Long-term fatigue is WAY more than needing a few days of sleeping in. In fact, it's been found that you can't create natural energy with “make up” sleep. Your fatigue is due to a lack of energy production, which occurs at the cellular level.
Since I have fibromyalgia, I do a lot of research on the topic and according to a study done in 2004, individuals with fibromyalgia were shown to have fewer mitochondria in their muscles then what is normally found. In addition, the mitochondria present were not functioning properly.[i]
Further studies indicated that one of the reasons had to do with the enzyme CoQ10 which is responsible for supporting the detoxification of cellular waste. Apparently, though there is plenty of CoQ10 available the blood, it’s not in the cells where it’s needed and the cellular waste was damaging the mitochondria.
Why is this important? Mitochondria are responsible for producing ATP, your form of gas. It’s the energy you run on. It is your metabolism. If your mitochondria don’t function properly, you are fatigued, you experience memory loss and pain, can’t lose weight and more.
What I have found, is that long-term fatigue is one of the first signs a person is heading toward chronic illness. And not just fibromyalgia.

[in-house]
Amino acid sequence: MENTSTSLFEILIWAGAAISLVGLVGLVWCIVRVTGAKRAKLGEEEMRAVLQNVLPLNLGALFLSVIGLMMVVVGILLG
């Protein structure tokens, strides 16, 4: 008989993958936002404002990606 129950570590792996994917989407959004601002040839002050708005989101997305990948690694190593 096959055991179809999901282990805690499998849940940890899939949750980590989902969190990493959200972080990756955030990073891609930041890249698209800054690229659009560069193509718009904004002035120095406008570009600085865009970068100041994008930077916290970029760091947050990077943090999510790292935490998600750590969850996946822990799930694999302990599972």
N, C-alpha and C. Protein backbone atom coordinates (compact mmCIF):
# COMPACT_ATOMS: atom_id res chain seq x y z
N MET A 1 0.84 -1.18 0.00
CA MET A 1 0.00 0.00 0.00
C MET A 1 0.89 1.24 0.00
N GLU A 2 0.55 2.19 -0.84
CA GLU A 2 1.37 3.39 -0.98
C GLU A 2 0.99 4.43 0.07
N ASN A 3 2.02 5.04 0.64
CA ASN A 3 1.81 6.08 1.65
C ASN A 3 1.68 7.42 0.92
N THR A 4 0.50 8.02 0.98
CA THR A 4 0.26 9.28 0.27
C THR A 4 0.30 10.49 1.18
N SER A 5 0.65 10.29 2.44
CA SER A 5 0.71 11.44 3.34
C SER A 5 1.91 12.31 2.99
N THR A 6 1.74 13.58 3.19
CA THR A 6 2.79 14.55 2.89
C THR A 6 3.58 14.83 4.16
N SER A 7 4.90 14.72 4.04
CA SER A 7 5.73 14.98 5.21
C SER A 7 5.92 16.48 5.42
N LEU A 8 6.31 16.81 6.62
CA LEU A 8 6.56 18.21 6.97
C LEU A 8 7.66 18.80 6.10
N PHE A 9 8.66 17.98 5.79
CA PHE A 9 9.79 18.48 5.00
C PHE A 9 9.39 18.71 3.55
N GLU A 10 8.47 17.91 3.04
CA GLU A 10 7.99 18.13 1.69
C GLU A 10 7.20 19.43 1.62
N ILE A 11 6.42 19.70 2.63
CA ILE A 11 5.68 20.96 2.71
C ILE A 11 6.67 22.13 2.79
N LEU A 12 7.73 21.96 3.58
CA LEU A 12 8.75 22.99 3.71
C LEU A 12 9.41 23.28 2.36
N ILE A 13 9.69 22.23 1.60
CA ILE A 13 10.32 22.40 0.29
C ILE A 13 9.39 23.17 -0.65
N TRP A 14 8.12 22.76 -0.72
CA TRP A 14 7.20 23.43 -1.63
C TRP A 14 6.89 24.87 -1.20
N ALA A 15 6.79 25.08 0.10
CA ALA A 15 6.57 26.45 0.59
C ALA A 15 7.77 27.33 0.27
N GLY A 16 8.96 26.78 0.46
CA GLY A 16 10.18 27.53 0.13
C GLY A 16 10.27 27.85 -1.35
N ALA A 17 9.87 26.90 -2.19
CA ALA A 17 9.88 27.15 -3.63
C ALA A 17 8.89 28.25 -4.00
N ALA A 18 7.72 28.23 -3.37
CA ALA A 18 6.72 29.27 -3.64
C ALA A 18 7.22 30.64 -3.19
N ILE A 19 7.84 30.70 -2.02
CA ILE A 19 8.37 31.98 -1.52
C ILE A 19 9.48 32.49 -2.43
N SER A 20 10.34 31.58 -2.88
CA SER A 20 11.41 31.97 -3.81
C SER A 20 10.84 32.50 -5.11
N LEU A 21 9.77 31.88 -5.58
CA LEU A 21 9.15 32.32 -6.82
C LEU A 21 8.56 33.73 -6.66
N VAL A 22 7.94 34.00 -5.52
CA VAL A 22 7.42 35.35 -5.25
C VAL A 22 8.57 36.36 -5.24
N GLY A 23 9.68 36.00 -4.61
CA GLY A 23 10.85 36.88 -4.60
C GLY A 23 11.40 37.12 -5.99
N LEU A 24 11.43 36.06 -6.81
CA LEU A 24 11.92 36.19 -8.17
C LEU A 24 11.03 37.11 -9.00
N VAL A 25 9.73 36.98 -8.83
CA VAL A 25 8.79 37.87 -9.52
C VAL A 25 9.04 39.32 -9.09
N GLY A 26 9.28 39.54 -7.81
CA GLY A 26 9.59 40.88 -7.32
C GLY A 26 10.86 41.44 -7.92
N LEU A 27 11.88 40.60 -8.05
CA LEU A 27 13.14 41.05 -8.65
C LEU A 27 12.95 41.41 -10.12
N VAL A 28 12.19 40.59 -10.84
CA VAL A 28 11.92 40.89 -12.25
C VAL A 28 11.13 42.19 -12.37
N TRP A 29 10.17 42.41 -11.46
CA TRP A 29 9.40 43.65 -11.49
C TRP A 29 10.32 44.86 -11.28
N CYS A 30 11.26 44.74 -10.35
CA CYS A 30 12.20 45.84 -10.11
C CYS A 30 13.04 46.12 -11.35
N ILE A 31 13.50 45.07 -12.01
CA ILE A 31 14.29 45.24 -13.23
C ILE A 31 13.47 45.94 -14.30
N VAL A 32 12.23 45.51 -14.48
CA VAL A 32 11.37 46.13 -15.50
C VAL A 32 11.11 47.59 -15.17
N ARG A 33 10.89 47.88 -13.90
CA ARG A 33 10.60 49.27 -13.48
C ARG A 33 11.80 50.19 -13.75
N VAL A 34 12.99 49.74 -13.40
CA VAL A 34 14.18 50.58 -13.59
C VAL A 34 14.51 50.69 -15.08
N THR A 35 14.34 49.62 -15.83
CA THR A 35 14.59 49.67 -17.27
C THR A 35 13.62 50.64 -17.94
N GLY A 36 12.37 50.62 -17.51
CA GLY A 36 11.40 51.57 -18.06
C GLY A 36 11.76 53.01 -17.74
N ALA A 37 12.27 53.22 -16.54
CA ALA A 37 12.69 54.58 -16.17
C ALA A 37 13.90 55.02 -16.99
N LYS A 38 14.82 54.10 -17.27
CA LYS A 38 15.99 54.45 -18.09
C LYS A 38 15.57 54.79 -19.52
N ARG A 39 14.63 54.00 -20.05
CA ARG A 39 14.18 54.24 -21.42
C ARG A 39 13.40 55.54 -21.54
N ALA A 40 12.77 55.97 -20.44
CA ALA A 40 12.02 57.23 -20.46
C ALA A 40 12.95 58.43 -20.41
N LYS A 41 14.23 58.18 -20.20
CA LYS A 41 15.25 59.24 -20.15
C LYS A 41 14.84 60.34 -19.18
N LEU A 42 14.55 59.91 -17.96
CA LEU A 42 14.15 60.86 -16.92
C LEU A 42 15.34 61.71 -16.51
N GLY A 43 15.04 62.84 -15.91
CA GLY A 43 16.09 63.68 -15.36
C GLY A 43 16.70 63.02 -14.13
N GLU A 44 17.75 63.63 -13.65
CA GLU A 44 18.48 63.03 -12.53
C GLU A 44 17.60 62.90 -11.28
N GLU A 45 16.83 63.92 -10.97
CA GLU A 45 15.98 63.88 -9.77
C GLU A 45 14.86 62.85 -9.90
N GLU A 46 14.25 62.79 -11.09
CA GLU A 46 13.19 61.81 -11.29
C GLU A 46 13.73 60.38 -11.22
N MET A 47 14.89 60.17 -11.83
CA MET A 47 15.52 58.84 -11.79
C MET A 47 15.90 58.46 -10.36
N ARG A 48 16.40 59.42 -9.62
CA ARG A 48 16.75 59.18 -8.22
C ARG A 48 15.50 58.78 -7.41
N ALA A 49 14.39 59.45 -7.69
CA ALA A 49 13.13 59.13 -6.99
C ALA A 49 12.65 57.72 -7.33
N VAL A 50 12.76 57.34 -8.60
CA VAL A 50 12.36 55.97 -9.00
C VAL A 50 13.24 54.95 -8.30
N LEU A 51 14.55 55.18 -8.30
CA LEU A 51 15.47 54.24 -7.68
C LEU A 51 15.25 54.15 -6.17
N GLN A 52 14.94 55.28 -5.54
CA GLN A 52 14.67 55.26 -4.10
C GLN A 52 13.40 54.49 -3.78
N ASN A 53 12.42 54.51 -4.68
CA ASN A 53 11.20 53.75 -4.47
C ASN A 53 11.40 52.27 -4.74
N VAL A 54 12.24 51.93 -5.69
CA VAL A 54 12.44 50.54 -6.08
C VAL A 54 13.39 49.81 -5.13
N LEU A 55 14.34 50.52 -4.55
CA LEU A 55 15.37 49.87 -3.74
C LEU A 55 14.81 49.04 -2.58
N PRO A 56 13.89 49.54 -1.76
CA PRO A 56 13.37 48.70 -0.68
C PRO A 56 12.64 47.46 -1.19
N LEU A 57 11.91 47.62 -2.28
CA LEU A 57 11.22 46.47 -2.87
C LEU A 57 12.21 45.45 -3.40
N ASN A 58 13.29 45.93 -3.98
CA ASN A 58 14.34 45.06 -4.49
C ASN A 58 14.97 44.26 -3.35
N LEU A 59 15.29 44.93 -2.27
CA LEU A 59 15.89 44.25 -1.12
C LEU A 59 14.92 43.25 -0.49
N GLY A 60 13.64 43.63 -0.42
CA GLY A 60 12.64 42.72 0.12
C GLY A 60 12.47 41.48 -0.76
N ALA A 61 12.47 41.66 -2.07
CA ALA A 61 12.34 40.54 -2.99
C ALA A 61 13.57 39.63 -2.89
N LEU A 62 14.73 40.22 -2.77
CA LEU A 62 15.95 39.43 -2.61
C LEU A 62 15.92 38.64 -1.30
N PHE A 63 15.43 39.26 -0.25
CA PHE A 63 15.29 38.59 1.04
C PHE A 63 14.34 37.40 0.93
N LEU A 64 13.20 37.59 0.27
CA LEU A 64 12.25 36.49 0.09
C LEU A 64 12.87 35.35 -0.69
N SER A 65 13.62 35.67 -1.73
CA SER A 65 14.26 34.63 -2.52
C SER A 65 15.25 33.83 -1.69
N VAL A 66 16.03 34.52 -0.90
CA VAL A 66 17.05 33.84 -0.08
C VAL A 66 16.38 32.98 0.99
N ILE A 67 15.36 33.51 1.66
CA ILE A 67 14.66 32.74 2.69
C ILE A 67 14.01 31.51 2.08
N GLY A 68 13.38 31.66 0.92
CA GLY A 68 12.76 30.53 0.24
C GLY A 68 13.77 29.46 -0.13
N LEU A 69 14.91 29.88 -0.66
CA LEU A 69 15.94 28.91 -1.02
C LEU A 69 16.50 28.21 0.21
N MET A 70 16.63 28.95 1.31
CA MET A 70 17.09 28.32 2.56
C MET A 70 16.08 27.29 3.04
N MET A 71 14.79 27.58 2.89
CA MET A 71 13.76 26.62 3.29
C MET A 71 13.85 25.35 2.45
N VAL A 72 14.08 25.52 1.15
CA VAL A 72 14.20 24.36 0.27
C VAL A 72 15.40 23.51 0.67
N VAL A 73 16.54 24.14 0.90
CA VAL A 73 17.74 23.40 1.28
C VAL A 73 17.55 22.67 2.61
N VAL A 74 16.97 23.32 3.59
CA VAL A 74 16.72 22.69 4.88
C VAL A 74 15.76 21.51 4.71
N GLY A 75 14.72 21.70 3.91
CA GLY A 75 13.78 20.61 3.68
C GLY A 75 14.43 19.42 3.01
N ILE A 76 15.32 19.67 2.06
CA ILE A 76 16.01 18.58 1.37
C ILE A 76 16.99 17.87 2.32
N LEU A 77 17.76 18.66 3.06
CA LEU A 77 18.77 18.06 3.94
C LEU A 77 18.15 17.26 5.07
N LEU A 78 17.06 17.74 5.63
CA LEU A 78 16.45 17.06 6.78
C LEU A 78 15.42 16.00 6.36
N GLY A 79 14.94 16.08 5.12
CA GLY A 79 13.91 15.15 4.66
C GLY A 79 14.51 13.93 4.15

The average person loses mitochondrial function as they age due to oxidative stress from toxins, infections, stress, allergies and poor food quality. For individuals with long-term fatigue it’s even more important that you care for your health at the cellular level. You need energy, natural energy, to support proper function of all your physiological systems.
- Eat clean, whole foods. Eat clean fats and proteins along with lots of fruits and vegetables. And stay away from processed foods and additives.
- Load up on nutrient dense foods, especially fruits and vegetables that contain phytonurients and antioxidants.
- Detox periodically. I recommend seasonally, and your detox should address more than your cellular waste. You should address environmental and emotional stressors too.
- Reduce and manage inflammation.
- Exercise regularly and include both interval and strength training to increase muscle and the number of mitochondria. Include exercise such as rebounding to support lymphatic drainage and increase circulation.
- Consider taking supplements that support mitochondria such as CoQ10, alpha lipoic acid and D-ribose among others.
All of these steps are nothing new. You’ve been told them before, but they hold true. To age well and reduce symptoms of chronic fatigue and avoid chronic disease, you want to address mitochondria health.
If you want my support, post on my Facebook page, send me messages, email firstname.lastname@example.org, or hire me to coach you through it. Just know that it's is possible to feel better. You can be a more confident, functional you and you don't have to do it alone.
Have you found ways to address your cellular health? Share your experience and insights in the comments below and help others.
[i] Sprott H, et al. Annals Rheum Dis 63:245-51, 2004.